Thursday, 31 January 2013 08:22

Prairie farmers realize the value of midge-tolerant wheat

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From drought to excess moisture to disease pressure, 2012 offered a variety of cropping challenges across the Prairies.


However, a growing number of farmers are putting at least one worry aside — damage from wheat midge.
“Midge tolerant wheat varieties are the answer for us,” says Blair Rempel, a farmer and seed grower near Nipawin, Sask. Rempel had his first plot of midge tolerant wheat in 2009, and in 2012, seeded all of his wheat acres with midge tolerant varieties.
“We originally discovered that we had a midge problem in the early 80’s and, after a few years, started using insecticides for control,” says Rempel. “However, it requires very careful monitoring and you’re never really totally sure if you are going to get value out of spraying or not.”
When Rempel was in his first few years trying the technology, the midge tolerant varieties always stood out from the others whenever he did a comparison in yield. 
“I was very happy with their performance again this year,” he says, noting he grew both AC® Unity VB and AC® Vesper VB this year. “For the wet year that we had, the wheat was the outstanding crop — averaging about 48 bushels per acre with good quality.”
“The biggest benefit for us is to not have to worry so much about midge and potential problems from it. They’re just real good yielding varieties so there is no downside to growing the technology.”
Brad Basset, who farms near Bruno, Sask., also started growing midge tolerant wheat four years ago for peace of mind.
“Spraying is so busy all the time, so the midge tolerant wheat gives you a bit of relief because you don’t have to be there at the perfect time,” says Basset, who planted about 4,000 acres of AC® Goodeve VB.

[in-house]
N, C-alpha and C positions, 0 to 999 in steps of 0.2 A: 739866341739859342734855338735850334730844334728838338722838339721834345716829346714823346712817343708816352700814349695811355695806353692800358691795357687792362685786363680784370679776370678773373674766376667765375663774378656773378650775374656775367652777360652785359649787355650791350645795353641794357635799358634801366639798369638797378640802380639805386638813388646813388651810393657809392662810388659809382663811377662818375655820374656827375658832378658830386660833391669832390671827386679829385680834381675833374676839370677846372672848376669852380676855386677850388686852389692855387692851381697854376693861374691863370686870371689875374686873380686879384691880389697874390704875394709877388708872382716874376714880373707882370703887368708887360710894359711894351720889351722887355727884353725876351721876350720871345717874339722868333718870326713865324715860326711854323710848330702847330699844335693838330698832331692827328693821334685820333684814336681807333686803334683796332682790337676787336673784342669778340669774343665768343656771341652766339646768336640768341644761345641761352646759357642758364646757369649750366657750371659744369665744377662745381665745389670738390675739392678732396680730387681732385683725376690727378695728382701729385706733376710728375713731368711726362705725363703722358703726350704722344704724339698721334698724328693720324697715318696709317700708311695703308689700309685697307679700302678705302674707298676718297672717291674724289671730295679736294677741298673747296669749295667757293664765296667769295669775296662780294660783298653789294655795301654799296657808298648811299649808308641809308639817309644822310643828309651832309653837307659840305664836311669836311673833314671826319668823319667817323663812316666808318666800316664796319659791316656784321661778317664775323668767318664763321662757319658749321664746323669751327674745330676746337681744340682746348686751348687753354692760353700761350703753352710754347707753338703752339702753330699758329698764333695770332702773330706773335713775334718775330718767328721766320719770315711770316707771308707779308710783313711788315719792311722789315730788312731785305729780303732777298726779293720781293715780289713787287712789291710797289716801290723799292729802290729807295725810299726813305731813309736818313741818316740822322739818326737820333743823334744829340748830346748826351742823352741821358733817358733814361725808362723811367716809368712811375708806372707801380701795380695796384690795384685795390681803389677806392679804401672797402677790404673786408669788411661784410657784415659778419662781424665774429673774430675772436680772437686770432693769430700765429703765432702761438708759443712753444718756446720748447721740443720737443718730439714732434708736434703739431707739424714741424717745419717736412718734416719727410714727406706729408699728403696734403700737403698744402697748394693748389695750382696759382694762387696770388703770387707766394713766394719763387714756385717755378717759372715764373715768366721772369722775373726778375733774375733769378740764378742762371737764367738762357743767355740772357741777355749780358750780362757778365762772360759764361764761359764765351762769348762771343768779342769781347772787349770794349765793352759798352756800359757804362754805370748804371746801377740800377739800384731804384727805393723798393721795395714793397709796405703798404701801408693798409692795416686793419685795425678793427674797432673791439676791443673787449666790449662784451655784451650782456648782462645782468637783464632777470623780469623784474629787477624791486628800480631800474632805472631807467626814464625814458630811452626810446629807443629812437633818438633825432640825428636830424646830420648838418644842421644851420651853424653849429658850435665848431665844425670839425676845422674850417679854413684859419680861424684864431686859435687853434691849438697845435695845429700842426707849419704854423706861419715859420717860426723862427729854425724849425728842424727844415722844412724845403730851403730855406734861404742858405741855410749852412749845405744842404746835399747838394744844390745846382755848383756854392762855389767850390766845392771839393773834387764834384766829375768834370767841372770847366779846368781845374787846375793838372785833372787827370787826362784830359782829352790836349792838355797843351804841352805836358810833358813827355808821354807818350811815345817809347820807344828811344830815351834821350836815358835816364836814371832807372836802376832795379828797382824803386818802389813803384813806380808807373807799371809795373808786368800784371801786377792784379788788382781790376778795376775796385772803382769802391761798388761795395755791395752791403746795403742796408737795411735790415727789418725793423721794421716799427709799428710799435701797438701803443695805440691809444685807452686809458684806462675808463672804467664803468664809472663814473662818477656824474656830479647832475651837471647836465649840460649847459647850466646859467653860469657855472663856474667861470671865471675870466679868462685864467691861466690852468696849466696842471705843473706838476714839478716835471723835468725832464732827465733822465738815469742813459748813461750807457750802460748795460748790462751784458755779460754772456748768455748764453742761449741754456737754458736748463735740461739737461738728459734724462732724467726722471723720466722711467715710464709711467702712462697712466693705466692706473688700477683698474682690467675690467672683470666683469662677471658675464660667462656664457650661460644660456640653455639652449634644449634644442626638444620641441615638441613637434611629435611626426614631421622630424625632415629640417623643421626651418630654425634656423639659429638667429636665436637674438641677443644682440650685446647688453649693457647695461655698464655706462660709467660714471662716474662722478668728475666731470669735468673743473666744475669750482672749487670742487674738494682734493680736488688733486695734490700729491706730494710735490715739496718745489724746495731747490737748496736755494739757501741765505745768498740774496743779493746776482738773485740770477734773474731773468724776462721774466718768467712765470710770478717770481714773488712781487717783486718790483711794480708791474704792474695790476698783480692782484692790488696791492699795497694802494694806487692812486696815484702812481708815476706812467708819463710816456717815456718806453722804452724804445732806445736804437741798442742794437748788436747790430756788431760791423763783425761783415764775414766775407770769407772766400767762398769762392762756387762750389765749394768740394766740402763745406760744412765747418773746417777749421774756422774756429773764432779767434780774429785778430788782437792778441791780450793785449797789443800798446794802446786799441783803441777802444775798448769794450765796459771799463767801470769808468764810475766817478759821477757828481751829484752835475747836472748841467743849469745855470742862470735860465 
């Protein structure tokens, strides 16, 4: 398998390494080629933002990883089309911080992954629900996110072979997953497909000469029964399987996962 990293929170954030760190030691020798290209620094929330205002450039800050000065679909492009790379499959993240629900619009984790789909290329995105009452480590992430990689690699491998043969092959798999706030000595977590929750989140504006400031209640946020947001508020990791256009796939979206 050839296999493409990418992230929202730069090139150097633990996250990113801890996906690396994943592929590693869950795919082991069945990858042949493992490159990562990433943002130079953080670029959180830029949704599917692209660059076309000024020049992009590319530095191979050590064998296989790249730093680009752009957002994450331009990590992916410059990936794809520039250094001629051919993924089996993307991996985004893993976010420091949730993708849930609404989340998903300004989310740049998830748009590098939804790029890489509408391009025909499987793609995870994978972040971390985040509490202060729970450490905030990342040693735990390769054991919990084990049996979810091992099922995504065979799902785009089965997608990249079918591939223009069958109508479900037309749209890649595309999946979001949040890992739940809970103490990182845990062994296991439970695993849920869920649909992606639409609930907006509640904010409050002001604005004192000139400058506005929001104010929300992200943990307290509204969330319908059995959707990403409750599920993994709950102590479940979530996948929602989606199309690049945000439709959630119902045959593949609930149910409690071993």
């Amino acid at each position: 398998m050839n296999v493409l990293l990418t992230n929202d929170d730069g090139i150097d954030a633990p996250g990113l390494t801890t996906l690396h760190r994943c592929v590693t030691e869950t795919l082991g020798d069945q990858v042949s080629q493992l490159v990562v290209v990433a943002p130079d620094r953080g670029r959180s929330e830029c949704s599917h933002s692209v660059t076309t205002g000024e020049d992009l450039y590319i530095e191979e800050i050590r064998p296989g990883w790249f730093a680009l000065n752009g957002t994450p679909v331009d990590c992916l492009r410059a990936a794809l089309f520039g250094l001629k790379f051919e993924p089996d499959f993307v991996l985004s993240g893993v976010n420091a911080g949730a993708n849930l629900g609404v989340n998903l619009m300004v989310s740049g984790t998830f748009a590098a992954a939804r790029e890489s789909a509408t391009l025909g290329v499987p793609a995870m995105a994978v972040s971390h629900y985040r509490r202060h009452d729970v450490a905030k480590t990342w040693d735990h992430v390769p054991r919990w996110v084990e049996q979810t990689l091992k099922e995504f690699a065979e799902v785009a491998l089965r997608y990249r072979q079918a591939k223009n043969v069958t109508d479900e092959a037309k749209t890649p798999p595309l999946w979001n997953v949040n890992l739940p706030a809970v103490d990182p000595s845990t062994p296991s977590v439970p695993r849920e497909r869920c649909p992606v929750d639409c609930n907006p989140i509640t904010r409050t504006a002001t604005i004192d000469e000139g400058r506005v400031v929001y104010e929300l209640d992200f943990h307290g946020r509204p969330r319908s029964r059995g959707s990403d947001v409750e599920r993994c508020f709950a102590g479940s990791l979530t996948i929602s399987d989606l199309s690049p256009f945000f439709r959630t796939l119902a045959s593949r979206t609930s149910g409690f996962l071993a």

“There was one year where the midge pressure was so bad and everyone else was spraying that we were tempted to spray our midge tolerant wheat acres too,” he says.  “However, when we went in the field you could only find the odd midge, and it turned out not to hurt the grade or yield.”
While this new technology is effective, it does require proper stewardship in order to keep it viable for future generations. Farmers are required to sign a Midge Tolerant Wheat Stewardship Agreement, which limits the use of farm-saved seed to one generation past Certified seed. This step keeps the interspersed refuge at the desired level of 10 per cent of the plant population, preventing a build-up of resistant midge.
“The interspersed refuge system seems to be working well,” says Basset, noting you just need to plan ahead for your seed purchases. “We’re really impressed with the way it yields so why change a good thing.”
“The midge tolerant wheat approach is definitely a boon to farming here,” agrees Rempel. 
“The stewardship program makes sense and I hope this will extend the life of the technology long beyond when I farm.”
(Visit www.midgetolerantwheat.ca to learn more about the varieties and how the interspersed refuge system works. This article has been brought to you by the Midge Tolerant Wheat Stewardship Team, a broad industry coalition representing plant breeders, government, seed growers, seed distributors and producer groups).

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